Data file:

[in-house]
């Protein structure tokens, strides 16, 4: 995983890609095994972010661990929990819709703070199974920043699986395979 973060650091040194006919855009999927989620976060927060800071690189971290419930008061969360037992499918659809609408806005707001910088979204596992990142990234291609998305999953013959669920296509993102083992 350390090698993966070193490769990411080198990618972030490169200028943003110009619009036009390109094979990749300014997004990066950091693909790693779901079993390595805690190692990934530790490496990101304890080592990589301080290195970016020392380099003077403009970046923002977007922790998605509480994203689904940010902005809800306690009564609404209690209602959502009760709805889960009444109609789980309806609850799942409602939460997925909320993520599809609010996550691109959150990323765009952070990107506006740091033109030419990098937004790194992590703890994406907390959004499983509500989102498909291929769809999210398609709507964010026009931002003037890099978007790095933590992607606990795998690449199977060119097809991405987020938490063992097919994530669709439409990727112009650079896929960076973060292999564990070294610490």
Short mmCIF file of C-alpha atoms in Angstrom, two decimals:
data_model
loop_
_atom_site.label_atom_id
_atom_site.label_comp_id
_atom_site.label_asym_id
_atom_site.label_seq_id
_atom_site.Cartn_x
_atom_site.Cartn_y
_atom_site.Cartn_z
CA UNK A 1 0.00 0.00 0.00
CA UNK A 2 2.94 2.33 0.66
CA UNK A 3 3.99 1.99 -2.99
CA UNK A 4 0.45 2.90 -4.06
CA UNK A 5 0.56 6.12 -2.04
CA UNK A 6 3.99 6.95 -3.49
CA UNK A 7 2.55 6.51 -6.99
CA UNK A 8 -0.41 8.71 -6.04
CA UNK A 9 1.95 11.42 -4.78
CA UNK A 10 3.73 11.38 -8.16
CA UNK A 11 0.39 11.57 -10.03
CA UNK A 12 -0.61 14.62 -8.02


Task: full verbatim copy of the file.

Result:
[in-house]
């Protein structure tokens, strides 16, 4: 995983890609095994972010661990929990819709703070199974920043699986395979 973060650091040194006919855009999927989620976060927060800071690189971290419930008061969360037992499918659809609408806005707001910088979204596992990142990234291609998305999953013959669920296509993102083992 350390090698993966070193490769990411080198990618972030490169200028943003110009619009036009390109094979990749300014997004990066950091693909790693779901079993390595805690190692990934530790490496990101304890080592990589301080290195970016020392380099003077403009970046923002977007922790998605509480994203689904940010902005809800306690009564609404209690209602959502009760709805889960009444109609789980309806609850799942409602939460997925909320993520599809609010996550691109959150990323765009952070990107506006740091033109030419990098937004790194992590703890994406907390959004499983509500989102498909291929769809999210398609709507964010026009931002003037890099978007790095933590992607606990795998690449199977060119097809991405987020938490063992097919994530669709439409990727112009650079896929960076973060292999564990070294610490």
Short mmCIF file of C-alpha atoms in Angstrom, two decimals:
data_model
loop_
_atom_site.label_atom_id
_atom_site.label_comp_id
_atom_site.label_asym_id
_atom_site.label_seq_id
_atom_site.Cartn_x
_atom_site.Cartn_y
_atom_site.Cartn_z
CA UNK A 1 0.00 0.00 0.00
CA UNK A 2 2.94 2.33 0.66
CA UNK A 3 3.99 1.99 -2.99
CA UNK A 4 0.45 2.90 -4.06
CA UNK A 5 0.56 6.12 -2.04
CA UNK A 6 3.99 6.95 -3.49
CA UNK A 7 2.55 6.51 -6.99
CA UNK A 8 -0.41 8.71 -6.04
CA UNK A 9 1.95 11.42 -4.78
CA UNK A 10 3.73 11.38 -8.16
CA UNK A 11 0.39 11.57 -10.03
CA UNK A 12 -0.61 14.62 -8.02